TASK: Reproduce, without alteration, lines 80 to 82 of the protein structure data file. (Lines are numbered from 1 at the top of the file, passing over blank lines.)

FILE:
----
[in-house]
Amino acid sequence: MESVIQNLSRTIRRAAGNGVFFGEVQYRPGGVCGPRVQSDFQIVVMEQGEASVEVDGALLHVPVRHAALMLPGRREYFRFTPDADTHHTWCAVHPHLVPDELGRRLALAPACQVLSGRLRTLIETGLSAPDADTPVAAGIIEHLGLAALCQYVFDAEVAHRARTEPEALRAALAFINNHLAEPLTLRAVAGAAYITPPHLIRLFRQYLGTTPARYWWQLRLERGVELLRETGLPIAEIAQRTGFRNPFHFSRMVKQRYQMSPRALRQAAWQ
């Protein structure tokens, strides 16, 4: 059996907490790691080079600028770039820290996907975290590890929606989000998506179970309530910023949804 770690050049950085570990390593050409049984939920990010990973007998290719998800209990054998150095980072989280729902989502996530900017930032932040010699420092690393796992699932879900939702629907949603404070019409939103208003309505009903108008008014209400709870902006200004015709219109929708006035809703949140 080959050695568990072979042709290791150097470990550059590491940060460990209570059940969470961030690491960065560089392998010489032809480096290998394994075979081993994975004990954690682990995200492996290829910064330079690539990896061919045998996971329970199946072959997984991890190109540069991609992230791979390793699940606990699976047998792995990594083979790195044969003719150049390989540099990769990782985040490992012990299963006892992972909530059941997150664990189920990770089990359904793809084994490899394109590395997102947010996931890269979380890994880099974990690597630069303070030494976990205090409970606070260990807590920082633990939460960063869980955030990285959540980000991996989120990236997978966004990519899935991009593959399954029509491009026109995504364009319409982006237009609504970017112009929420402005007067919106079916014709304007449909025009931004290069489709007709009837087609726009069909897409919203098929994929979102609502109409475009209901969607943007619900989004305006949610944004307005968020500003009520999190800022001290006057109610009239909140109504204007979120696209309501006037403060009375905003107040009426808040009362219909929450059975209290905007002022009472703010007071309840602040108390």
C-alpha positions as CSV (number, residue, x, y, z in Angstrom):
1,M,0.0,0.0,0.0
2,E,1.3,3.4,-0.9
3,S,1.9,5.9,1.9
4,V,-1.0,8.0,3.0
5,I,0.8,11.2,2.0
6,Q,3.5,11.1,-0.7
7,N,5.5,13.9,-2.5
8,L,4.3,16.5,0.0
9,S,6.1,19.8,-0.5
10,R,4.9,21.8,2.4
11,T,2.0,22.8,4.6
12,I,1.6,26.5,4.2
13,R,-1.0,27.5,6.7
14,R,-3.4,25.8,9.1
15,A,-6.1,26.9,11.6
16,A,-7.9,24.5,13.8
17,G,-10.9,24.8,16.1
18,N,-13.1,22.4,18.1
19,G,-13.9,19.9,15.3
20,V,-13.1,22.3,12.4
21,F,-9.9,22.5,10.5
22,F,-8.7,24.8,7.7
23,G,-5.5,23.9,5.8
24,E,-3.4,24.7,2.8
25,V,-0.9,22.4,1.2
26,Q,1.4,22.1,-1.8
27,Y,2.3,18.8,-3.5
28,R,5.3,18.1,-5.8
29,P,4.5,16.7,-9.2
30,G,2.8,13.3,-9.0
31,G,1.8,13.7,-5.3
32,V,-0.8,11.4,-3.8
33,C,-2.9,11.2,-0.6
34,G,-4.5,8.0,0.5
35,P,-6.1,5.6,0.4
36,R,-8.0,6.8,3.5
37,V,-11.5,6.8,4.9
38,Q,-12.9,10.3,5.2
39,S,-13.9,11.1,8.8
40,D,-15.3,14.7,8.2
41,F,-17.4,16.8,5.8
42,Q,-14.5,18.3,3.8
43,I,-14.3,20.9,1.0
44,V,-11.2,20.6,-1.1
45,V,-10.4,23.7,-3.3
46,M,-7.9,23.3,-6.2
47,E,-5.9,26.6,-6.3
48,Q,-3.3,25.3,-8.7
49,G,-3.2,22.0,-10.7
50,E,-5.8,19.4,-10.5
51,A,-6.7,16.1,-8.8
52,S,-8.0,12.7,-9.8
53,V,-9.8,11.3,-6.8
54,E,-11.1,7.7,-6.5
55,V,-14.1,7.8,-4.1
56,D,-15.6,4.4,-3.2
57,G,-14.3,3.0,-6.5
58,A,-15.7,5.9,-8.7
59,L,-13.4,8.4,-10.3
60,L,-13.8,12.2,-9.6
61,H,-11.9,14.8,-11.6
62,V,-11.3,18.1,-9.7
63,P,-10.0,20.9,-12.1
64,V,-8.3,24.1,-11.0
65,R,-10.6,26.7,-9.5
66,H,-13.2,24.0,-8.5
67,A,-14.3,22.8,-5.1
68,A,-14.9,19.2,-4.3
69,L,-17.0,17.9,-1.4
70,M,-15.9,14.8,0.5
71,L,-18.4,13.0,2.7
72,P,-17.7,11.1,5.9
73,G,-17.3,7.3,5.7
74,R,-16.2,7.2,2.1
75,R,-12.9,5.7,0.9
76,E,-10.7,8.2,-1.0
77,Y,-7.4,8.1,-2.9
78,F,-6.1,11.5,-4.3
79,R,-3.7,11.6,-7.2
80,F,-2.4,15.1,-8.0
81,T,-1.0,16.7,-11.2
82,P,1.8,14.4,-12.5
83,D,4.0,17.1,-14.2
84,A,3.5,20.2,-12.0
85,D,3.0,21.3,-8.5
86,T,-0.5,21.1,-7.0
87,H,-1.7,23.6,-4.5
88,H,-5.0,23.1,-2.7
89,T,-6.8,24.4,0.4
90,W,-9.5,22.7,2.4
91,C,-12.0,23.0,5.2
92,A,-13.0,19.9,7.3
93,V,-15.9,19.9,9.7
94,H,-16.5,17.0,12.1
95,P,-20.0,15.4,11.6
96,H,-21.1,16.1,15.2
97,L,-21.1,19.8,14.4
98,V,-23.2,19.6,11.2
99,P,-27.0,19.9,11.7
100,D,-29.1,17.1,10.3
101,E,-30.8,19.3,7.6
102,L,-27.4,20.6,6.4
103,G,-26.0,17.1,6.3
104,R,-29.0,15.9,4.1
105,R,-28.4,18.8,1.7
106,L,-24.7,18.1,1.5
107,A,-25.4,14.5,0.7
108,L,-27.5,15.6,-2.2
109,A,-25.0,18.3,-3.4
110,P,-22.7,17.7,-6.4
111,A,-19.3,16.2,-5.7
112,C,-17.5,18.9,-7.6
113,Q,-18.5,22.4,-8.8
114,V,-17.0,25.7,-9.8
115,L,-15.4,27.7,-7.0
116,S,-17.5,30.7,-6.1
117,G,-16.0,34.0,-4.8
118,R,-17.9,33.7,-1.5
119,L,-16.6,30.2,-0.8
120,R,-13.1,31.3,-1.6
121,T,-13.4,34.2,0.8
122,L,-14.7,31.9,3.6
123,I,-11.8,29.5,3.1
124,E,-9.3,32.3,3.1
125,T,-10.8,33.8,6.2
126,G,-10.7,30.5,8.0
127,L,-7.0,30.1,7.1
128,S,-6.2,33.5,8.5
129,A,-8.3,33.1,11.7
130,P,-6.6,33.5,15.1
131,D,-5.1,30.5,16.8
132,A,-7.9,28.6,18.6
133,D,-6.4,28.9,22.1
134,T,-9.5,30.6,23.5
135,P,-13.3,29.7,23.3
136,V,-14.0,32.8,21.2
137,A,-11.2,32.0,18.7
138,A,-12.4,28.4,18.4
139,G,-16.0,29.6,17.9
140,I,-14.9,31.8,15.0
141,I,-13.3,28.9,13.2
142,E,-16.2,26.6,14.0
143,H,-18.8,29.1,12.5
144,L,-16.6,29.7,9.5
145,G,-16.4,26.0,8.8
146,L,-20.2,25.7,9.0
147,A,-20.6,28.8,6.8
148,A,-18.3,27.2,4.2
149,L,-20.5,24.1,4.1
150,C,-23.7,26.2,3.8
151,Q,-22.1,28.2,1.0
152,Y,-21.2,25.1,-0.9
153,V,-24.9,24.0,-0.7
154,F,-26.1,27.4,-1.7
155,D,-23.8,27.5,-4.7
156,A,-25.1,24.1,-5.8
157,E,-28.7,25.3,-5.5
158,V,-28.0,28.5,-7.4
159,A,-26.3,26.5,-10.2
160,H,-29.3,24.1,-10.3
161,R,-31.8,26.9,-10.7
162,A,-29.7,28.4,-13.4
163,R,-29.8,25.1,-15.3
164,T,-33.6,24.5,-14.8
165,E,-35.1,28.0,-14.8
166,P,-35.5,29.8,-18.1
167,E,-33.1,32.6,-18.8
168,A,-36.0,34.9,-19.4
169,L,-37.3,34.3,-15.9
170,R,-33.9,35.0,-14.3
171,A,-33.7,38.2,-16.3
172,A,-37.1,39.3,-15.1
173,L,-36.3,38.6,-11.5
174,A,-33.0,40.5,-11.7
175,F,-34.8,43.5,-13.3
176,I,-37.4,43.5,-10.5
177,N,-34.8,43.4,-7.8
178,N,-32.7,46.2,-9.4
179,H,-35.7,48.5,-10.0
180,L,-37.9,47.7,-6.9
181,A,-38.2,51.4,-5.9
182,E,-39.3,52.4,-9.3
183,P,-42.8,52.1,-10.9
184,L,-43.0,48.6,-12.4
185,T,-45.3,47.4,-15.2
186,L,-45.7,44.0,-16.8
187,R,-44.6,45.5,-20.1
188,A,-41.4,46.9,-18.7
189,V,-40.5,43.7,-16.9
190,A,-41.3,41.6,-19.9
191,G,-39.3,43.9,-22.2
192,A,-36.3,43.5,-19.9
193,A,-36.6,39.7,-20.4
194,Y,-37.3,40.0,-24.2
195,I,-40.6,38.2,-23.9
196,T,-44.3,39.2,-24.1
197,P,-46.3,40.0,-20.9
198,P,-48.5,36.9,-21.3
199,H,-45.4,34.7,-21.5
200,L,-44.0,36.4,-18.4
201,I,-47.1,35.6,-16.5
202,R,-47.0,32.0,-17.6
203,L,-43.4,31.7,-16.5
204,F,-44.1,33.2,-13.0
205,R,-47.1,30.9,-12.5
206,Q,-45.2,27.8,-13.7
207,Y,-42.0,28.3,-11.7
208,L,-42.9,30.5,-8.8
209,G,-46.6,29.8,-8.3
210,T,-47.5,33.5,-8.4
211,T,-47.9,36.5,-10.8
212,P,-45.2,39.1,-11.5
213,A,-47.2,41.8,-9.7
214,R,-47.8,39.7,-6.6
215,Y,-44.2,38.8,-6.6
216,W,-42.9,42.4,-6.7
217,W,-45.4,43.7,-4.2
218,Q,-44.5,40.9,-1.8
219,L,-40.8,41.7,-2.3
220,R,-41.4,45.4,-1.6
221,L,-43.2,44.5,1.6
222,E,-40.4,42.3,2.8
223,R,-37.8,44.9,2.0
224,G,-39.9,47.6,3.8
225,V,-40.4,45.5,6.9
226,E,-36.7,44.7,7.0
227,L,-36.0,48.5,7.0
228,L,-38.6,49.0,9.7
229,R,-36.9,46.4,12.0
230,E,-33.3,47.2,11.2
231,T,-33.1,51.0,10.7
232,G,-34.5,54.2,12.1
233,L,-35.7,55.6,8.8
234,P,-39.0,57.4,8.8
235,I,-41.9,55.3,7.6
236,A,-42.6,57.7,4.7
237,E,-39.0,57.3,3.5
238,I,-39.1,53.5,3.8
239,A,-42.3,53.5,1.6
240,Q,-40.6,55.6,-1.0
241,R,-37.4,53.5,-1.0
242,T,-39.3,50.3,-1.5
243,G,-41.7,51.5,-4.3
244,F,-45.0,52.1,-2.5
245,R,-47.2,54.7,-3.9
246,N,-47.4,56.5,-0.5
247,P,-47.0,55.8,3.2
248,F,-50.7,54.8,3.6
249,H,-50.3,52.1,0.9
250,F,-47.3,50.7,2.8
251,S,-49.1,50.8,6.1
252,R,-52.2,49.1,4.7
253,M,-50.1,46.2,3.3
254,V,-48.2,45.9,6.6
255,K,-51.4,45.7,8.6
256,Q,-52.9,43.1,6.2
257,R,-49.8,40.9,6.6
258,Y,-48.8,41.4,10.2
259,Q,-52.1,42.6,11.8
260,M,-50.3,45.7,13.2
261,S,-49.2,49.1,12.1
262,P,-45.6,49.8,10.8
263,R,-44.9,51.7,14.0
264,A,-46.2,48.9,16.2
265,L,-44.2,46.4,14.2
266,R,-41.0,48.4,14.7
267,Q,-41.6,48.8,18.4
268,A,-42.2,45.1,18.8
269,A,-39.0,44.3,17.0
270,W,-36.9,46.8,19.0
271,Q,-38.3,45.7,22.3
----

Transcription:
76,E,-10.7,8.2,-1.0
77,Y,-7.4,8.1,-2.9
78,F,-6.1,11.5,-4.3